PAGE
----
That’s a later take, so far as I can determine. On the night, Berezan was quoted as saying, “This is too unbelievable to be true” and “I couldn’t dream it any better.”

There was wide acknowledgement in those contemporary accounts that Berezan was the only native-born Edmontonian on Calgary’s roster, and that his birthday was Christmas Day, following which he grew up as an Oilers’ fan. Also: his uncle was the organist at the Edmonton’s Northlands Coliseum.

Berezan’s sympathy took year’s to emerge into the wild: until 2016, in fact, when Ben Arledge at ESPN The Magazine stirred the grave of Smith’s unmeant goal. This is the piece wherein you’ll see Smith’s mortification rated “the most devastating” the NHL has ever witnessed; other than that, it’s plausible. Berezan, interestingly, tells Arledge that he wanted to say something to Smith back in ’86, but he was 21, and some of the Flames veterans told him never to feel sorry for a beaten opponent, and so he kept quiet, not a word. “But,” he says, “I felt terrible for the guy.”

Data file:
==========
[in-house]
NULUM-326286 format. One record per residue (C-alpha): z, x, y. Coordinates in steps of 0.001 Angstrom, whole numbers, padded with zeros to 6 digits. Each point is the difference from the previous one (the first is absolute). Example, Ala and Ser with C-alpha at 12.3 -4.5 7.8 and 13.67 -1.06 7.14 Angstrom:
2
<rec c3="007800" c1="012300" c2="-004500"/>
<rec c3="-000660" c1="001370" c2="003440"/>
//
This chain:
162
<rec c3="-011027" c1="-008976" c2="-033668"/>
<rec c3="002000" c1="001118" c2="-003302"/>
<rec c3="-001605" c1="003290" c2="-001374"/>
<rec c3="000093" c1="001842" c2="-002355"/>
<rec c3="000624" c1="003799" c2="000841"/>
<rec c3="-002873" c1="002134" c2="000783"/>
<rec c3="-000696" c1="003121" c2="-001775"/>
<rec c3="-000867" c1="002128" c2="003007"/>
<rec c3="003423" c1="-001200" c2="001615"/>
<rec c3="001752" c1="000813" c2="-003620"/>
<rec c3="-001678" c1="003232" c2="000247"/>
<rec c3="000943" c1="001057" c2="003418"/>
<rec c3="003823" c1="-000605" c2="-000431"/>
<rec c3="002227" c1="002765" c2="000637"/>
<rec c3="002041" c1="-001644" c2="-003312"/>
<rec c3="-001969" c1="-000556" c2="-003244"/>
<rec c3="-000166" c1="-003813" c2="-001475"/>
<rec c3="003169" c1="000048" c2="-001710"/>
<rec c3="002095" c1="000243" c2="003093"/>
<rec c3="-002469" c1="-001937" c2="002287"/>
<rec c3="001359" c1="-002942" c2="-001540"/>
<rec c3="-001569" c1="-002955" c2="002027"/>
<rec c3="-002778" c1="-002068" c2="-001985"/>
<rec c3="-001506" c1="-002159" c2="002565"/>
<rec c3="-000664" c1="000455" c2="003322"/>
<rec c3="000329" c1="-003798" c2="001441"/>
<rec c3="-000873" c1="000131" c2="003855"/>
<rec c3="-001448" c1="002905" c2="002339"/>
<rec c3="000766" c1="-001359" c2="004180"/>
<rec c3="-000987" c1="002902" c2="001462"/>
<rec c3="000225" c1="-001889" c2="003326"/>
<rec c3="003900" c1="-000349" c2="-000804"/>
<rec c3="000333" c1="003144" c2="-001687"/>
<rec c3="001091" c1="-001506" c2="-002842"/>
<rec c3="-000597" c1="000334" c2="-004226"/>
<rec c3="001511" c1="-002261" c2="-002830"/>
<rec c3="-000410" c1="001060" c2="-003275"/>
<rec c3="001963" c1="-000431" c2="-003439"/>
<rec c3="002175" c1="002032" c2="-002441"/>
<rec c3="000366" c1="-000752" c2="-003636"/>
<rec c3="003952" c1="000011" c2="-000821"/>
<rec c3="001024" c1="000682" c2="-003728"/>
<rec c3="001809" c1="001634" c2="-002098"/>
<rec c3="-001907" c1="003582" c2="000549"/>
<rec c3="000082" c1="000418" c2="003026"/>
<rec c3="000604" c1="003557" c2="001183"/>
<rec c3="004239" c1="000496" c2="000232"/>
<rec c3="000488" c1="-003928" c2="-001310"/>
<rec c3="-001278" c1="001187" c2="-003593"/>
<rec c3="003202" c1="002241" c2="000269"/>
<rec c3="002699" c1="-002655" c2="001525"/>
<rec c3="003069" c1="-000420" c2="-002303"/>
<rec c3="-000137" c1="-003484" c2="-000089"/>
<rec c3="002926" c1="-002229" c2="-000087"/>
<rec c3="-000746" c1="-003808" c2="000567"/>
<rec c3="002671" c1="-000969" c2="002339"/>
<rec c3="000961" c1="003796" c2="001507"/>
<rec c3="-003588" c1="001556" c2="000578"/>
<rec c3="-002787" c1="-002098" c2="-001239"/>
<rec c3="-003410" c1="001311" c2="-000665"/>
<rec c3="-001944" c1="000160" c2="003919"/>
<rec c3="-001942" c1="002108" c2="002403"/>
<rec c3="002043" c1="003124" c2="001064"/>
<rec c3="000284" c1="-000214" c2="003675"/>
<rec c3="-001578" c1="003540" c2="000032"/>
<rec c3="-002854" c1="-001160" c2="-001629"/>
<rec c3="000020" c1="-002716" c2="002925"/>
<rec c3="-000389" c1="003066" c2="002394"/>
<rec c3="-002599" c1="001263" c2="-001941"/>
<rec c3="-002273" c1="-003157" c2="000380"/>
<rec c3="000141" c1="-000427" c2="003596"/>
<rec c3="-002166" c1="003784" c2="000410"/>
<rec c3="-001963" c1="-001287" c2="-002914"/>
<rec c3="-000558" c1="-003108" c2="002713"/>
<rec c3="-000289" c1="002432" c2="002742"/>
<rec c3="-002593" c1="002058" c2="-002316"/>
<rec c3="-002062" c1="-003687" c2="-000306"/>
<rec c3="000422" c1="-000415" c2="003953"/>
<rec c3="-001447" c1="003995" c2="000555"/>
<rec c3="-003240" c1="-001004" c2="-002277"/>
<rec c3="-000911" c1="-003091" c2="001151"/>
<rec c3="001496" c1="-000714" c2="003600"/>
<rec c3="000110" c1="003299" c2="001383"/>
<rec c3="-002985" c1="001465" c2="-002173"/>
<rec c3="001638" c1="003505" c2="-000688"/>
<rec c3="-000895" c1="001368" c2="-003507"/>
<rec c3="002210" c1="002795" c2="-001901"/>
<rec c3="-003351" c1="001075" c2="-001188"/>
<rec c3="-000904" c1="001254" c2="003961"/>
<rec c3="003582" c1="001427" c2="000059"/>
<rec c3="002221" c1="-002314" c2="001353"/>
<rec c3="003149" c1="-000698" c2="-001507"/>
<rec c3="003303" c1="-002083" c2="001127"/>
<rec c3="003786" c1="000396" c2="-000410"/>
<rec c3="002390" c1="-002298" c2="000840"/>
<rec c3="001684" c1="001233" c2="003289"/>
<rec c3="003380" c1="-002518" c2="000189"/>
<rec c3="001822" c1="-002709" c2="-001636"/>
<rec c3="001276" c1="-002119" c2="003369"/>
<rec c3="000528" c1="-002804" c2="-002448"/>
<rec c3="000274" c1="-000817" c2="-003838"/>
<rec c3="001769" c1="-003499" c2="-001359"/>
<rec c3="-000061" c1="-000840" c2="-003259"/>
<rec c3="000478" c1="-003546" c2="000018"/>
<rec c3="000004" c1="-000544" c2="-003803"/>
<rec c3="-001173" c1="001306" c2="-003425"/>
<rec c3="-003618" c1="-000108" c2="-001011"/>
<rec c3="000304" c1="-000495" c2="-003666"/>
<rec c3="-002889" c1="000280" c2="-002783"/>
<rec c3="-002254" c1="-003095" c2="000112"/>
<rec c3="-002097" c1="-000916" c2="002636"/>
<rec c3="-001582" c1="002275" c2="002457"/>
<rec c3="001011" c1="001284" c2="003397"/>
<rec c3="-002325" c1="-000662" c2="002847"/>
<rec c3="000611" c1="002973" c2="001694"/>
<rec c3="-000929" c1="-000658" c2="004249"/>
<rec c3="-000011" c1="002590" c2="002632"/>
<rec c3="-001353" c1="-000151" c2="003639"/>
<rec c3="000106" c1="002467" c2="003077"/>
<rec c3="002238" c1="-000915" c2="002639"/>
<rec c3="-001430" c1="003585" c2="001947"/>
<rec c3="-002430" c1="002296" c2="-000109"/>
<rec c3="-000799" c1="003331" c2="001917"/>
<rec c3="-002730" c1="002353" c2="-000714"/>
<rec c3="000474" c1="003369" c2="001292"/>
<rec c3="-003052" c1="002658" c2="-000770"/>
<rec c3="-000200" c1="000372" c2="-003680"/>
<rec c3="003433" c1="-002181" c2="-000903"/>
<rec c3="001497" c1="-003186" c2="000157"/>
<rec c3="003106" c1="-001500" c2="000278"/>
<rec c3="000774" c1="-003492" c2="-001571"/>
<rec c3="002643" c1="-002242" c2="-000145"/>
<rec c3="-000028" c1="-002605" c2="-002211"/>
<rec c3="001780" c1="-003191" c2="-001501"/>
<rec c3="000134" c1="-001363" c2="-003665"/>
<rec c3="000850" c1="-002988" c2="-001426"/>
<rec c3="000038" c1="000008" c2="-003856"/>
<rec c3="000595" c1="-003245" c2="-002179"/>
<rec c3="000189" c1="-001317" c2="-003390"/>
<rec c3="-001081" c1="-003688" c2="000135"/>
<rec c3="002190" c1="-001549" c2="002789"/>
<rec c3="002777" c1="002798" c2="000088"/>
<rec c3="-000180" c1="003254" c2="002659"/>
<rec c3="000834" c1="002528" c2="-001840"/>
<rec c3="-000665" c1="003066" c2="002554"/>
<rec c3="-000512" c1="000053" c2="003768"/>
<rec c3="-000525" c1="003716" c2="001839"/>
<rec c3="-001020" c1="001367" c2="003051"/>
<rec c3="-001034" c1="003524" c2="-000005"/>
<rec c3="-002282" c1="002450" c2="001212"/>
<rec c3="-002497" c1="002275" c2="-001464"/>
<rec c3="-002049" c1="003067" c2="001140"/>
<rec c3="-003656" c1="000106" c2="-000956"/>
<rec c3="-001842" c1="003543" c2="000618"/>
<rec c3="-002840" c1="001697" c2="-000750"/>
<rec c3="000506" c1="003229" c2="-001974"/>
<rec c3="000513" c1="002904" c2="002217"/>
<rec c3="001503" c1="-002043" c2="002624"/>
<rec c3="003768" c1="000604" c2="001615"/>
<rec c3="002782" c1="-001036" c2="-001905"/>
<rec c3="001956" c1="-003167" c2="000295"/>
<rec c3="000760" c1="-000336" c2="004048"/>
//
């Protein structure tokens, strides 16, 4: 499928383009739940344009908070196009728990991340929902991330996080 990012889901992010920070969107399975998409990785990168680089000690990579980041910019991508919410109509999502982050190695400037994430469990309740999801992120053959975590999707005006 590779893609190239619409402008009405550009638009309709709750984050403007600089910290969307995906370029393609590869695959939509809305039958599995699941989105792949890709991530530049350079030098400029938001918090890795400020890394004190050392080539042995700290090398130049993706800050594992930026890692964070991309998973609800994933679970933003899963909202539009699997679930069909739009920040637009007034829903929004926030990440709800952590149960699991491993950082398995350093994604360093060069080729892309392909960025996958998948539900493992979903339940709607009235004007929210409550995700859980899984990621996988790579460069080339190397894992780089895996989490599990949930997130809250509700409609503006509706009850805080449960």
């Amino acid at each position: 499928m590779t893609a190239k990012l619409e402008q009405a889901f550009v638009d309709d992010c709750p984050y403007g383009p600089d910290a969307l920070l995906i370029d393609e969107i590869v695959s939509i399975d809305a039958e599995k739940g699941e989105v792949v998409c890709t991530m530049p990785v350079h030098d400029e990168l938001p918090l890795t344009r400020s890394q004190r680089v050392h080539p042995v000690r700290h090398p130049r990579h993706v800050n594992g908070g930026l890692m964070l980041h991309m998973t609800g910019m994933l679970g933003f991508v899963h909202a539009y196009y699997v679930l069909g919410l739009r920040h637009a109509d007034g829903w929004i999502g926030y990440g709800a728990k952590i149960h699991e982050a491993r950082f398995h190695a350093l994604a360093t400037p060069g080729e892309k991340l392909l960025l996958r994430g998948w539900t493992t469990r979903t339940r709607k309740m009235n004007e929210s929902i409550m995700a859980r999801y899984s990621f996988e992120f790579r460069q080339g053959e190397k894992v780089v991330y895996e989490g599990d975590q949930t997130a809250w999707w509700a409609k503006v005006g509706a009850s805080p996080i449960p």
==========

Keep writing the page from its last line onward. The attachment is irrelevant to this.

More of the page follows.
I doubt that Lanny McDonald was one of those unnamed veterans implicated here — that just doesn’t sound like Lanny. In the moment, right after it was over, McDonald made clear that Smith really had no choice in the matter. “When I saw the goal go in,” McDonald confided in the Calgary dressing room that night, “I couldn’t believe it. Then I felt it was meant to be. We did a lot of praying in this room and God finally answered our prayers.”

Huge, if true.

At the time, the Oilers seemed to have no inkling that He’d forsaken them. Over in their room, they were still focussed on the passion of Steve Smith.

“It’s not his fault,” Wayne Gretzky was saying after the Oilers had failed to tie it up. “One goal did not lose these playoffs.”